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Q&A with Yamaha Master Educator Cheryl Floyd

According to Yamaha Master Educator Cheryl Floyd, everyone is inherently musical. Find out why she has devoted her life to music education.

Cheryl Floyd is a retired Director of Bands at Hill Country Middle School in Austin, Texas and a flute instructor, music consultant and mentor at the Leander Independent School District.

She was one of the first females and the first middle school band director to be elected to the American Bandmasters Association. Floyd has served as co-principal flute with the Austin Symphonic Band since 1985. She is a Yamaha Master Educator.

Q. When did you know that you were going to make music the focus of your professional life?

A. Initially, I chose the flute as my instrument because of a program the Dallas Symphony had for elementary schools in the area. I was in love with the woodwind quintet and wanted very much to play the flute so that I could play the flute part in their arrangement of “Peter and the Wolf!” In high school, I was thrilled to realize that I could teach and make music as a career for the rest of my life. Prior to that, I wanted to be an astronaut!

Q. Other than music, what brings you inspiration?

A. Reading, yoga, walking on the treadmill, good friends.

Q. What book is on your nightstand right now?

A. “Bad Girls Throughout History” by Ann Shen and a daily devotional book. I also recently finished “Educated” by Tara Westover, which was so powerful!

Q. What is the most embarrassing moment of your life that you can share?Yamaha Master Educator Cheryl Floyd

A. There are a few. Once I wore one blue shoe and one black shoe for a concert. Another time while talking about intonation at Murchison Middle School, instead of saying “pitch,” I said the “b” word! The kids laughed so hard! And finally, I can’t believe I actually rented “The Blues Brothers” to show at a middle school band pizza party. Luckily, no one complained!

Q. What piece of music do you wish you had written and why?

A. Hard to say. I love “Candide Suite” by Leonard Bernstein. I love to listen to it, and I love to perform it as well!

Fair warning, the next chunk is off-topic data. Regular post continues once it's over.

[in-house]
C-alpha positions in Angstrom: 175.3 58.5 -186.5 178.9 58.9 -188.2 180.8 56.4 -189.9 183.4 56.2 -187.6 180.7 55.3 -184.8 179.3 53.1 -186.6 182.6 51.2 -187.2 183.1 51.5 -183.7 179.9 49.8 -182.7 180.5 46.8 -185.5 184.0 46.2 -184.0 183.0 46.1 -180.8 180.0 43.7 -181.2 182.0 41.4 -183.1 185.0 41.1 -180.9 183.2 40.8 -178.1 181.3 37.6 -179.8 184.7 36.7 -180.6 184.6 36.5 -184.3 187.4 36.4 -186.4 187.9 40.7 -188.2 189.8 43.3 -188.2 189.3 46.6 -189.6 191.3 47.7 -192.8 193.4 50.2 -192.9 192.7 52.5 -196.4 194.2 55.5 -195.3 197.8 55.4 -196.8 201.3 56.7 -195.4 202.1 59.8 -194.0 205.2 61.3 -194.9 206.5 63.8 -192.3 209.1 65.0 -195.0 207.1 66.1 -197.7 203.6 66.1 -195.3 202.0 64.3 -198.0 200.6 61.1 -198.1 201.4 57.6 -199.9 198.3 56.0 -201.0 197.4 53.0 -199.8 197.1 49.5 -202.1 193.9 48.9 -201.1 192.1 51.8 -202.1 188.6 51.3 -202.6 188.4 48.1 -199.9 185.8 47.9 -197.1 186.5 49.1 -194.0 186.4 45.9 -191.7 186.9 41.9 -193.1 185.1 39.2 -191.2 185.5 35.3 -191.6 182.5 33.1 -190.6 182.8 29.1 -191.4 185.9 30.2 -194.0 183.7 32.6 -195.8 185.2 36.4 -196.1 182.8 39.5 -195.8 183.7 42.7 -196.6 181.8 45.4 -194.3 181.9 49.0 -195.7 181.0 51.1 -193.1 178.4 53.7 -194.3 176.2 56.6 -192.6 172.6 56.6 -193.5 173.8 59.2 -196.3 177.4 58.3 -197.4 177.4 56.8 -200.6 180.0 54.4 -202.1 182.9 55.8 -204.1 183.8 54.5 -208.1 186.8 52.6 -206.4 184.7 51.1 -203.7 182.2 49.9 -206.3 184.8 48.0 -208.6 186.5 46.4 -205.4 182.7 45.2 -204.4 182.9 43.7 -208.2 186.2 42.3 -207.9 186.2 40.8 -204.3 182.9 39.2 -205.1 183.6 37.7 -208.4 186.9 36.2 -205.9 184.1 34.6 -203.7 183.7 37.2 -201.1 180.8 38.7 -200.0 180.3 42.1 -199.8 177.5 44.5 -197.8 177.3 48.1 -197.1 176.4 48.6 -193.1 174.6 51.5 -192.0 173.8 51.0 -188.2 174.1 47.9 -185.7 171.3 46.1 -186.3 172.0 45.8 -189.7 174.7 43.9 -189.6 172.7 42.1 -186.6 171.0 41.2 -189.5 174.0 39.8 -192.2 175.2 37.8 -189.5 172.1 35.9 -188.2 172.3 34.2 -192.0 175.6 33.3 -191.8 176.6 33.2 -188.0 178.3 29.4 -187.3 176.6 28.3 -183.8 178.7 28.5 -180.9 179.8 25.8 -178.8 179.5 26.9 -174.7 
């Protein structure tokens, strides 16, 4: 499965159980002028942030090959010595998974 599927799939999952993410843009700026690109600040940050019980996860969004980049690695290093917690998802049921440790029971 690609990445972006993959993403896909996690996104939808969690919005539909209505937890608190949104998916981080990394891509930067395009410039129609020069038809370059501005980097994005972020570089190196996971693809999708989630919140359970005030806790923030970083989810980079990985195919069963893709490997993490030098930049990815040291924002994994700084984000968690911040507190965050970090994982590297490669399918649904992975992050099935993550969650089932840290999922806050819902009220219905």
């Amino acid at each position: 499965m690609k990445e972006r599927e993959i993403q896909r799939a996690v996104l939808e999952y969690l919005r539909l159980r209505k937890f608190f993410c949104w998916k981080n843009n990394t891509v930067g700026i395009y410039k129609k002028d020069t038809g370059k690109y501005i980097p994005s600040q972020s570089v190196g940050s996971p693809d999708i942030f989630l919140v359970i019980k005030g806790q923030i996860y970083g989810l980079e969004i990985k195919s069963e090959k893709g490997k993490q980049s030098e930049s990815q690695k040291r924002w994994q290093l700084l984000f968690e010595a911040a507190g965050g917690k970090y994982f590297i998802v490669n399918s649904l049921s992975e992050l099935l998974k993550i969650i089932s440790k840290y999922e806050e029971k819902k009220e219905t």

Q. Why is music important to humanity?

A. Because it is! Mothers sing lullabies to their babies. Children sing nursery rhymes. Students learn important mathematical/ historical facts to music. Countries have national anthems. Every civilization has made music to celebrate good times and lift up those who have fallen on bad times.

Q. What is your favorite guilty pleasure food?

A. Sunday champagne brunch at the Four Seasons Hotel Austin with my hubby.

Q. Which person from history, dead or alive, would you want to have lunch with and what would you discuss?

A. My grandmother, Hazel Chisum. But she would want to fix the lunch, I’m certain! We would talk about when she and my grandfather first married, all the wonderful things that have happened in my life, and her great grandson, Weston Floyd. I just recently discovered that she played guitar!

Q. What is your biggest pet peeve?

A. People who say mean things, and people who park poorly!

Q. Why is it important to protect access to music education?

A. Everyone is inherently musical. It’s crucial to develop that talent in every person. There are so many studies that validate the importance of music education for every child. Music is a language I believe everyone should be comfortable with in their daily lives. 

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